The above will cause HUGE problems heading into 2017 and will start to become more & more prevalent as the 2019 World Cup comes closer. Worrying signs indeed.
South African Rugby Brain Drain.
While the South African economy remains locked in the brink of a recession, plus the (very real) possibility of a credit ratings downgrade the South African rand is trading at record lows against foreign currency, causing a mass outflux of SA rugby talent.
Rugby is now a professional sport, and players are commodities. Considering that a player’s career span is about 12-years, players need to make the most of their time as an athlete before striking the traditional mid 30 retirement age.
It only makes sense for these professional athletes to make the most of their very short career spans, and go chase bigger money in Europe, since the vast majority is not exactly qualified to make a shift to the private sector post retirement. It is only the very best, a select few, who goes on to become TV pundits & commentators.
Just how much more money can a South African rugby player make overseas? As an example, consider a young, up and coming player, who just entered the Super Rugby arena. Such a player earns about 700’000 (ZAR) annually, plus endorsements. That salary is equivalent to a European salary of…£43’000(GBP), equaiting to an average monthly salary of £2300, roughly equivalent to what a new European graduate will make, coming out of university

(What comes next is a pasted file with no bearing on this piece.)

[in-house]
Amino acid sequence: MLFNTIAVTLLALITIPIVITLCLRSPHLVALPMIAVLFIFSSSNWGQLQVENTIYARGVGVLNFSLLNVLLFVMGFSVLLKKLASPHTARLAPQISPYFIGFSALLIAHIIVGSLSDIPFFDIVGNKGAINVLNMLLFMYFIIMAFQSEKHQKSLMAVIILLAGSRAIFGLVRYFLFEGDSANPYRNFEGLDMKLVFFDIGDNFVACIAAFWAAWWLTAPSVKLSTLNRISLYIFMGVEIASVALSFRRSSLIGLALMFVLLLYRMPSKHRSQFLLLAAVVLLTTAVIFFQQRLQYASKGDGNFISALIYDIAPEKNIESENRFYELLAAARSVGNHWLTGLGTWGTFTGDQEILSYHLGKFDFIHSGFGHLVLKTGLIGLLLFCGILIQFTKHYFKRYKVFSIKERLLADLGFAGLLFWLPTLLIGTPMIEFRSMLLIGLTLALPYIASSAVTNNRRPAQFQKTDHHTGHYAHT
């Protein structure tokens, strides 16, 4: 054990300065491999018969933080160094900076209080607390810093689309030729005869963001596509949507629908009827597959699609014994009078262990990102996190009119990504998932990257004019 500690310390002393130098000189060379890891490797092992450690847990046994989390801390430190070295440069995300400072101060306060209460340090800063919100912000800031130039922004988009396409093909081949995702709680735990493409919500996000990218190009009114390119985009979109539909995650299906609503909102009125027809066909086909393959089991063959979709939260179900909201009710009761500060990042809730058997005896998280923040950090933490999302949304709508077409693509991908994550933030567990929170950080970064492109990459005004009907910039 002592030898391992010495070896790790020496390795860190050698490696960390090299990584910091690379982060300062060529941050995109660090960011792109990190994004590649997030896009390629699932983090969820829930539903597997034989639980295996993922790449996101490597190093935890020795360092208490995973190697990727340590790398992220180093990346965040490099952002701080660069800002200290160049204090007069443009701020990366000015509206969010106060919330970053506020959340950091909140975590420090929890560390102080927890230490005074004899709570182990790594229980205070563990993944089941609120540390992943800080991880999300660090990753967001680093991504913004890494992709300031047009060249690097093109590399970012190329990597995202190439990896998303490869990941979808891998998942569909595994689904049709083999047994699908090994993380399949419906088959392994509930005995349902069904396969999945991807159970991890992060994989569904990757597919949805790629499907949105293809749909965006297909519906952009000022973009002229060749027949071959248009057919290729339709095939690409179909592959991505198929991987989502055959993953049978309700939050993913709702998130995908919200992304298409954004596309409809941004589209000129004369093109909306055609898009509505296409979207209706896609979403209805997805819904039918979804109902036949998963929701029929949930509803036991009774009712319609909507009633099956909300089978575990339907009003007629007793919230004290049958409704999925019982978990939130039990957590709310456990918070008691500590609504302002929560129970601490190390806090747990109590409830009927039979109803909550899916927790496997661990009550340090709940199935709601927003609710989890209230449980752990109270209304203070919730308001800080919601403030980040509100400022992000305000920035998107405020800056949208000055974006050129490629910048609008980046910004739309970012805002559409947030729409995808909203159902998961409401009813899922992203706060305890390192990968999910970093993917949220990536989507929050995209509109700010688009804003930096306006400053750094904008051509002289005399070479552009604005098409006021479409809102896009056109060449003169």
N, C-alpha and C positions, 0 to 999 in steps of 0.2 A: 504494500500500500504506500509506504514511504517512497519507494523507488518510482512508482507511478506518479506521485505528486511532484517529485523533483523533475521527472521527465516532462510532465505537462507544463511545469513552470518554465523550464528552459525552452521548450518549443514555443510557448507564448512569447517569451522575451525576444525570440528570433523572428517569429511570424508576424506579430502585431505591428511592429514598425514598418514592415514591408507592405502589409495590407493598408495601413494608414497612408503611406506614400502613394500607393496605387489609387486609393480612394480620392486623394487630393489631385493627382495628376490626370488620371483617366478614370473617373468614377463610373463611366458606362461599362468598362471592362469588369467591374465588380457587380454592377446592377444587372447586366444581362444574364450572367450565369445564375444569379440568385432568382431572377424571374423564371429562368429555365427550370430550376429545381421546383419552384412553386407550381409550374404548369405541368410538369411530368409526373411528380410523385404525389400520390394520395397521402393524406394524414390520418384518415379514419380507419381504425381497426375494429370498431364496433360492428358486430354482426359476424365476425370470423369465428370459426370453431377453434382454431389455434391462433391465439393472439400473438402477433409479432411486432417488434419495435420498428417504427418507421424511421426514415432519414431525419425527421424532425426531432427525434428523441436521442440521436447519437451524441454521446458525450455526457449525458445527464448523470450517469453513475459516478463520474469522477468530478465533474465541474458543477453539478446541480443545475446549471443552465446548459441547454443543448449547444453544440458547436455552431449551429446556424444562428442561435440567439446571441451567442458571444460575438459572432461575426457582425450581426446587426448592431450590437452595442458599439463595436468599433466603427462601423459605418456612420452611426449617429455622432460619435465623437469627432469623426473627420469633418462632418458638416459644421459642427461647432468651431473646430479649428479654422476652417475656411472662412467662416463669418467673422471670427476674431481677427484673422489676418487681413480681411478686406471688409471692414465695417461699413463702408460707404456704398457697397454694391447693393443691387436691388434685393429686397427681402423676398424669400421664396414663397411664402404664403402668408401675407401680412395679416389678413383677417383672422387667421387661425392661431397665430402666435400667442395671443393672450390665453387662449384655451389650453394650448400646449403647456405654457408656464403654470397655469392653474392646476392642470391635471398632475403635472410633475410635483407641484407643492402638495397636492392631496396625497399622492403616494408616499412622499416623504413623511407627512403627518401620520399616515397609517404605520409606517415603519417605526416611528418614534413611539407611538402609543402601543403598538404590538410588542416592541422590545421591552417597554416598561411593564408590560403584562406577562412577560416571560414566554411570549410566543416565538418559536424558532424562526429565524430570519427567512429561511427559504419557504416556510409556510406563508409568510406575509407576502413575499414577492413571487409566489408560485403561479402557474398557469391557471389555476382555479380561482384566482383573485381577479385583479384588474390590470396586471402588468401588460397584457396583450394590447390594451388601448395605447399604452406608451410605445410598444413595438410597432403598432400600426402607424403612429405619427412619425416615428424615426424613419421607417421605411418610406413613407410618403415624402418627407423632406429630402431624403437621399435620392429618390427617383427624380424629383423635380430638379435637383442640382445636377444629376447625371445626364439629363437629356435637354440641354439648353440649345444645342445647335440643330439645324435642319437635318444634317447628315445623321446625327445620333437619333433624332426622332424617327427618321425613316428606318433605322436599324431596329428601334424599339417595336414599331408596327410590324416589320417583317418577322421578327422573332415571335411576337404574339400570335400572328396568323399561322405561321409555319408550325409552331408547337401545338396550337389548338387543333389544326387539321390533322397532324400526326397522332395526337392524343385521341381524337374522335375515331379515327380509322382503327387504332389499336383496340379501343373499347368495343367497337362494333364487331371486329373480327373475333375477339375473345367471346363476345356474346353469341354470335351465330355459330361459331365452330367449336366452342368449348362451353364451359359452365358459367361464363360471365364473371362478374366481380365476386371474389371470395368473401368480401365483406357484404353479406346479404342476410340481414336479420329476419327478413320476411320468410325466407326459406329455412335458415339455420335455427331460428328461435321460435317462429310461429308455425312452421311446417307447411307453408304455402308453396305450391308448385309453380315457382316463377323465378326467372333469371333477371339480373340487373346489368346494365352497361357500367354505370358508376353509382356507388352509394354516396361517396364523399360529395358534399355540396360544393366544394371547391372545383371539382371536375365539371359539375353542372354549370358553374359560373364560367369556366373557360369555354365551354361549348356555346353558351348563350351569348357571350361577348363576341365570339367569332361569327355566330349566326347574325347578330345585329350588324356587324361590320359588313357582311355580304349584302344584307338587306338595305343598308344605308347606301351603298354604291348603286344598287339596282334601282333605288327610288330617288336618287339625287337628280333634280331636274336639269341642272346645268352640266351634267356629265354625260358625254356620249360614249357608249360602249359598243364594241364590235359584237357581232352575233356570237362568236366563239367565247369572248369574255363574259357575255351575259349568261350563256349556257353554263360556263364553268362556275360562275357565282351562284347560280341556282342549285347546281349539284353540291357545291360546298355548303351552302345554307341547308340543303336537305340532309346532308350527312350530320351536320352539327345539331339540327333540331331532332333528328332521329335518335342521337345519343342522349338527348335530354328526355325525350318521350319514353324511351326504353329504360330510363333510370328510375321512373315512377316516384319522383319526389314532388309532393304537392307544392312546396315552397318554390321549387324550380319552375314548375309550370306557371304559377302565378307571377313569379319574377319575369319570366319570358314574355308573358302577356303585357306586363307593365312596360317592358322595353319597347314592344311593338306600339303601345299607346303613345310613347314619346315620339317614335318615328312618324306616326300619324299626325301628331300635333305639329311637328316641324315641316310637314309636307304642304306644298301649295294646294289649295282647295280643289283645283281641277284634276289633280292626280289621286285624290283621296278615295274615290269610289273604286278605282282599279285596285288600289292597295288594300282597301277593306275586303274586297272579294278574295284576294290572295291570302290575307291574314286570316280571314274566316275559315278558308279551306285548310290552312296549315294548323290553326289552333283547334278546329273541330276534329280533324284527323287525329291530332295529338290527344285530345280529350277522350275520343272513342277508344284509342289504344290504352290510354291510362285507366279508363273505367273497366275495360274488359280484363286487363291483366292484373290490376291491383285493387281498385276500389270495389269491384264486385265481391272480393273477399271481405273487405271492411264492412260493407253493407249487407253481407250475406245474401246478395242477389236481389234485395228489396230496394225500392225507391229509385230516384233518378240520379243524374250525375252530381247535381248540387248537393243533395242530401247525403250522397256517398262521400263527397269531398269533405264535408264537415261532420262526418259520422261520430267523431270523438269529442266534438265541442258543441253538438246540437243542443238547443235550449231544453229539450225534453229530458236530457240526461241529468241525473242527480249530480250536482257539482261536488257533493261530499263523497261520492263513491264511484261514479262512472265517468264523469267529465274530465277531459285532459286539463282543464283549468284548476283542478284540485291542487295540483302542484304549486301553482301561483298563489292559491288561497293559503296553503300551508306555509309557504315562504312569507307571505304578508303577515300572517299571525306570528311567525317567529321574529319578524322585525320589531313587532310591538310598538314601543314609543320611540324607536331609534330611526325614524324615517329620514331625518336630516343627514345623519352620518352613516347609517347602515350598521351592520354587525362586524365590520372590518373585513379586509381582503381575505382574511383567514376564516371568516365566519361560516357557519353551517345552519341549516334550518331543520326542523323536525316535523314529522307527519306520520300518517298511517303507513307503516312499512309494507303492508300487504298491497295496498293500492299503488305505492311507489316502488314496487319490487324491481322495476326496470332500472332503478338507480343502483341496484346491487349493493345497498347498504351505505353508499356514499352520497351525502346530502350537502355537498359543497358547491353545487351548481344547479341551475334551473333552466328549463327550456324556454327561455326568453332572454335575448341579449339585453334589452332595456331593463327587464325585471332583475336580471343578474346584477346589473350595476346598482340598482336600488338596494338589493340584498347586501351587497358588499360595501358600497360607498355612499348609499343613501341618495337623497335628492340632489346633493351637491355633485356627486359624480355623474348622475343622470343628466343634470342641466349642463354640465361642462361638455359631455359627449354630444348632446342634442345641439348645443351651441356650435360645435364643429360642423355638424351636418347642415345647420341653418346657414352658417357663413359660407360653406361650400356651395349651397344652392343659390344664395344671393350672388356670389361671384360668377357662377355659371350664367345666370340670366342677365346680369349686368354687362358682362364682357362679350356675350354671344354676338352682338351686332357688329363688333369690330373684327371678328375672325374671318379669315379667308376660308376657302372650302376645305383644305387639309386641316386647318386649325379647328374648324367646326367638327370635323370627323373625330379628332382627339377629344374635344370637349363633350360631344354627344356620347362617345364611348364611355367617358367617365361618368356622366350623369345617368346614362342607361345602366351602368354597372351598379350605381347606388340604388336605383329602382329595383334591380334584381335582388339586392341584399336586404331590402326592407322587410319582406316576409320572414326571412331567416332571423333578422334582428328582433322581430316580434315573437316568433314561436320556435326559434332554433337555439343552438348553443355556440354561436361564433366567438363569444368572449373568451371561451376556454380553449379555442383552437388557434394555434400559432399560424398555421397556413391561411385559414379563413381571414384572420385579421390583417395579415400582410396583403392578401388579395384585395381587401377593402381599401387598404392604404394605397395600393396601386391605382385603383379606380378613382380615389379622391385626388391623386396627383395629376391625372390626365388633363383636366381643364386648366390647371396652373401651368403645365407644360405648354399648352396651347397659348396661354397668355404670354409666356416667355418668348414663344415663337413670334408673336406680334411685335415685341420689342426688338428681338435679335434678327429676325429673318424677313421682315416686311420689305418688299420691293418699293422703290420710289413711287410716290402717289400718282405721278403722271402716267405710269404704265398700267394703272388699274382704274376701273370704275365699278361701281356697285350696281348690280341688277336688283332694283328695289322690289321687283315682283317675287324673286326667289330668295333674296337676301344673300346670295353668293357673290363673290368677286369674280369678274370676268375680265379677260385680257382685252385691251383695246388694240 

As a general rule of thumb, European clubs can double to triple the above salary for acquired players, with Japanese clubs being able to offer even higher numbers.
Ask yourself this, will you turn down such a massive salary increase? Of course not! It is also worth noting that the above example is targeted on young up and coming players, without international experience. Thus, South African talent moving to Europe certainly don’t have to put any international ambition on hold, since they start to become eligible for selection in their newly adopted country within 3 to 4 years.
50-50 policy contributing to rugby brain drain
As we have mentioned in the past the 2019 transformation policy is just as much to blame for the South African “rugby brain drain”, as the poor SA economy is to blame. From a caucasian player’s point of view, why take a gamble with your future, when you will have a 50% less chance of rising to the top, in an already competitive environment, now made even harder with “transformation” policies. Any sane person will choose the bigger money combined with the chance of fair, non discriminatory, selection in a couple of years, for the player’s newly adopted country.
In short when you combine the poor SA economy plus the unrealistic 50-50 selection policy of the South African Rugby Union, the dam walls will soon burst. Expect to see South African Super Rugby Franchises, made up mostly of second string player in the very near future.
Conclusion – What Will Happen To SA Rugby?
Above we have touched on the 3 primary factors which South African rugby will face heading into 2017 and beyond. It makes for grim reading and, it is hard to see how South African rugby will overcome these gigantic obstacles heading into the future. Surely any person who thinks there is even the slightest bit of hope for South African rugby moving forward is, either completely out of touch with reality or simply downright ignorant. There will be no bounce back, there will be no improvement, the nail is in the coffin and the Springbok is dead, may he rest in peace.